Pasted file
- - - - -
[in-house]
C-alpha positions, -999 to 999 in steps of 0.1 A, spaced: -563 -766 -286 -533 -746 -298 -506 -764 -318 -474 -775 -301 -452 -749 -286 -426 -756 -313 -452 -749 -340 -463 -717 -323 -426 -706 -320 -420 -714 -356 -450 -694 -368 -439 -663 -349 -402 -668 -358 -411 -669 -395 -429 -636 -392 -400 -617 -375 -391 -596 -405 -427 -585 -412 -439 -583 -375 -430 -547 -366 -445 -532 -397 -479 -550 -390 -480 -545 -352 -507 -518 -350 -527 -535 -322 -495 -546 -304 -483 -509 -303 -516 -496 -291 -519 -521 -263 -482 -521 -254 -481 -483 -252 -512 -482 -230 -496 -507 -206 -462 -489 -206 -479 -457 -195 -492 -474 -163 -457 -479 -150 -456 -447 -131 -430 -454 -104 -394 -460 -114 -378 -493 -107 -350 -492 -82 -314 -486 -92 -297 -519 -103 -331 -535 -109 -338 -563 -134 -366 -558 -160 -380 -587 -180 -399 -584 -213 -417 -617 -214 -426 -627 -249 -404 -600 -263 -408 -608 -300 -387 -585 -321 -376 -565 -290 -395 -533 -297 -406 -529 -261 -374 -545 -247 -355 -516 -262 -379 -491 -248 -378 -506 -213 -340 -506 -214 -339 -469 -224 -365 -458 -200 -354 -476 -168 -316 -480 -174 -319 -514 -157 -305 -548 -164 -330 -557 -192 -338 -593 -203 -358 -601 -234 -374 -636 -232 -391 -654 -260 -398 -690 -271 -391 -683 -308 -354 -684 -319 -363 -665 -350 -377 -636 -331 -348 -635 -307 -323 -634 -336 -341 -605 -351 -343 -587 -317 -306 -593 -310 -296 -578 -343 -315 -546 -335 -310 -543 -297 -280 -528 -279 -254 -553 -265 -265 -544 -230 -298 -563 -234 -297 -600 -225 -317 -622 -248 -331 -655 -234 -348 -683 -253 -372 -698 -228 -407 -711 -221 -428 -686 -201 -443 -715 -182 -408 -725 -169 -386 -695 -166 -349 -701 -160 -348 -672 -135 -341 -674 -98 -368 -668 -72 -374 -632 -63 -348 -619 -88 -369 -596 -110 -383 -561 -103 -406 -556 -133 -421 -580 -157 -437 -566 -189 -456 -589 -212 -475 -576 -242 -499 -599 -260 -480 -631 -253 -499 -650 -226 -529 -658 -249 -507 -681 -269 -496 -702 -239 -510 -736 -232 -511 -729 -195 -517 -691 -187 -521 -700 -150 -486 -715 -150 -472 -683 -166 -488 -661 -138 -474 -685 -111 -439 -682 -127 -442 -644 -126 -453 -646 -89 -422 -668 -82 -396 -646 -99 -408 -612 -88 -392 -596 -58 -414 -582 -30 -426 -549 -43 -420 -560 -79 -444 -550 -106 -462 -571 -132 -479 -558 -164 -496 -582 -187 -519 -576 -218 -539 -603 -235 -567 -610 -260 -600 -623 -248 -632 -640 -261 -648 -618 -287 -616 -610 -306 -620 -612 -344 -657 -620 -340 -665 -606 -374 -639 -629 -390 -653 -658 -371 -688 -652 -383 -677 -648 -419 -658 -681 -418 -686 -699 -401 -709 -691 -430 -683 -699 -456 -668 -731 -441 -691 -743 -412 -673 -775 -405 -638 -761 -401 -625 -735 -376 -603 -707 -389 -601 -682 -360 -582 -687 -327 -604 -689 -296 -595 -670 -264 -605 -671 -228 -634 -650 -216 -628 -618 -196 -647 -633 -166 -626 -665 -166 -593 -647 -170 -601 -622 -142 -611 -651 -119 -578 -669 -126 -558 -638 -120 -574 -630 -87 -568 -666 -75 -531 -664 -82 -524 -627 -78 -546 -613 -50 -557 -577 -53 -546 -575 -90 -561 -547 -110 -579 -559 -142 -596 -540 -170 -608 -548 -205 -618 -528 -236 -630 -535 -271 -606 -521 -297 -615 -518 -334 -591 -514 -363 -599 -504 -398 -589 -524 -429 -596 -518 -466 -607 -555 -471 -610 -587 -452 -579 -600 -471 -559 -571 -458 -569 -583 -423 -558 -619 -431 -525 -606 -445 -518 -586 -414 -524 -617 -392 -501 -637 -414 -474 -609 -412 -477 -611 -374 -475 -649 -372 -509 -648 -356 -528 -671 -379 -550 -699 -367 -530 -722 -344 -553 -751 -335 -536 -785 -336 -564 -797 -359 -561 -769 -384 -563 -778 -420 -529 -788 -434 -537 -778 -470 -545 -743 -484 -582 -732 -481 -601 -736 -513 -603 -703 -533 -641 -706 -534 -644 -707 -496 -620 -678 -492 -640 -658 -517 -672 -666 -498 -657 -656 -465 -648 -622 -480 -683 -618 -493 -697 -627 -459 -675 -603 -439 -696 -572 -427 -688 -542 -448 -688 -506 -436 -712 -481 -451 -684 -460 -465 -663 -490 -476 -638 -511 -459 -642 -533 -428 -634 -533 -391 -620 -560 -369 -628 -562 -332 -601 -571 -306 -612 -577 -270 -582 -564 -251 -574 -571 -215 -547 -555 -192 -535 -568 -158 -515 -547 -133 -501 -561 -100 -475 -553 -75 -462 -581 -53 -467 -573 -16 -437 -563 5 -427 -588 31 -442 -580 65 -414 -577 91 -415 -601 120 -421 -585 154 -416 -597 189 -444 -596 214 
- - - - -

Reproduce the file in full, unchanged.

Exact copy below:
[in-house]
C-alpha positions, -999 to 999 in steps of 0.1 A, spaced: -563 -766 -286 -533 -746 -298 -506 -764 -318 -474 -775 -301 -452 -749 -286 -426 -756 -313 -452 -749 -340 -463 -717 -323 -426 -706 -320 -420 -714 -356 -450 -694 -368 -439 -663 -349 -402 -668 -358 -411 -669 -395 -429 -636 -392 -400 -617 -375 -391 -596 -405 -427 -585 -412 -439 -583 -375 -430 -547 -366 -445 -532 -397 -479 -550 -390 -480 -545 -352 -507 -518 -350 -527 -535 -322 -495 -546 -304 -483 -509 -303 -516 -496 -291 -519 -521 -263 -482 -521 -254 -481 -483 -252 -512 -482 -230 -496 -507 -206 -462 -489 -206 -479 -457 -195 -492 -474 -163 -457 -479 -150 -456 -447 -131 -430 -454 -104 -394 -460 -114 -378 -493 -107 -350 -492 -82 -314 -486 -92 -297 -519 -103 -331 -535 -109 -338 -563 -134 -366 -558 -160 -380 -587 -180 -399 -584 -213 -417 -617 -214 -426 -627 -249 -404 -600 -263 -408 -608 -300 -387 -585 -321 -376 -565 -290 -395 -533 -297 -406 -529 -261 -374 -545 -247 -355 -516 -262 -379 -491 -248 -378 -506 -213 -340 -506 -214 -339 -469 -224 -365 -458 -200 -354 -476 -168 -316 -480 -174 -319 -514 -157 -305 -548 -164 -330 -557 -192 -338 -593 -203 -358 -601 -234 -374 -636 -232 -391 -654 -260 -398 -690 -271 -391 -683 -308 -354 -684 -319 -363 -665 -350 -377 -636 -331 -348 -635 -307 -323 -634 -336 -341 -605 -351 -343 -587 -317 -306 -593 -310 -296 -578 -343 -315 -546 -335 -310 -543 -297 -280 -528 -279 -254 -553 -265 -265 -544 -230 -298 -563 -234 -297 -600 -225 -317 -622 -248 -331 -655 -234 -348 -683 -253 -372 -698 -228 -407 -711 -221 -428 -686 -201 -443 -715 -182 -408 -725 -169 -386 -695 -166 -349 -701 -160 -348 -672 -135 -341 -674 -98 -368 -668 -72 -374 -632 -63 -348 -619 -88 -369 -596 -110 -383 -561 -103 -406 -556 -133 -421 -580 -157 -437 -566 -189 -456 -589 -212 -475 -576 -242 -499 -599 -260 -480 -631 -253 -499 -650 -226 -529 -658 -249 -507 -681 -269 -496 -702 -239 -510 -736 -232 -511 -729 -195 -517 -691 -187 -521 -700 -150 -486 -715 -150 -472 -683 -166 -488 -661 -138 -474 -685 -111 -439 -682 -127 -442 -644 -126 -453 -646 -89 -422 -668 -82 -396 -646 -99 -408 -612 -88 -392 -596 -58 -414 -582 -30 -426 -549 -43 -420 -560 -79 -444 -550 -106 -462 -571 -132 -479 -558 -164 -496 -582 -187 -519 -576 -218 -539 -603 -235 -567 -610 -260 -600 -623 -248 -632 -640 -261 -648 -618 -287 -616 -610 -306 -620 -612 -344 -657 -620 -340 -665 -606 -374 -639 -629 -390 -653 -658 -371 -688 -652 -383 -677 -648 -419 -658 -681 -418 -686 -699 -401 -709 -691 -430 -683 -699 -456 -668 -731 -441 -691 -743 -412 -673 -775 -405 -638 -761 -401 -625 -735 -376 -603 -707 -389 -601 -682 -360 -582 -687 -327 -604 -689 -296 -595 -670 -264 -605 -671 -228 -634 -650 -216 -628 -618 -196 -647 -633 -166 -626 -665 -166 -593 -647 -170 -601 -622 -142 -611 -651 -119 -578 -669 -126 -558 -638 -120 -574 -630 -87 -568 -666 -75 -531 -664 -82 -524 -627 -78 -546 -613 -50 -557 -577 -53 -546 -575 -90 -561 -547 -110 -579 -559 -142 -596 -540 -170 -608 -548 -205 -618 -528 -236 -630 -535 -271 -606 -521 -297 -615 -518 -334 -591 -514 -363 -599 -504 -398 -589 -524 -429 -596 -518 -466 -607 -555 -471 -610 -587 -452 -579 -600 -471 -559 -571 -458 -569 -583 -423 -558 -619 -431 -525 -606 -445 -518 -586 -414 -524 -617 -392 -501 -637 -414 -474 -609 -412 -477 -611 -374 -475 -649 -372 -509 -648 -356 -528 -671 -379 -550 -699 -367 -530 -722 -344 -553 -751 -335 -536 -785 -336 -564 -797 -359 -561 -769 -384 -563 -778 -420 -529 -788 -434 -537 -778 -470 -545 -743 -484 -582 -732 -481 -601 -736 -513 -603 -703 -533 -641 -706 -534 -644 -707 -496 -620 -678 -492 -640 -658 -517 -672 -666 -498 -657 -656 -465 -648 -622 -480 -683 -618 -493 -697 -627 -459 -675 -603 -439 -696 -572 -427 -688 -542 -448 -688 -506 -436 -712 -481 -451 -684 -460 -465 -663 -490 -476 -638 -511 -459 -642 -533 -428 -634 -533 -391 -620 -560 -369 -628 -562 -332 -601 -571 -306 -612 -577 -270 -582 -564 -251 -574 -571 -215 -547 -555 -192 -535 -568 -158 -515 -547 -133 -501 -561 -100 -475 -553 -75 -462 -581 -53 -467 -573 -16 -437 -563 5 -427 -588 31 -442 -580 65 -414 -577 91 -415 -601 120 -421 -585 154 -416 -597 189 -444 -596 214 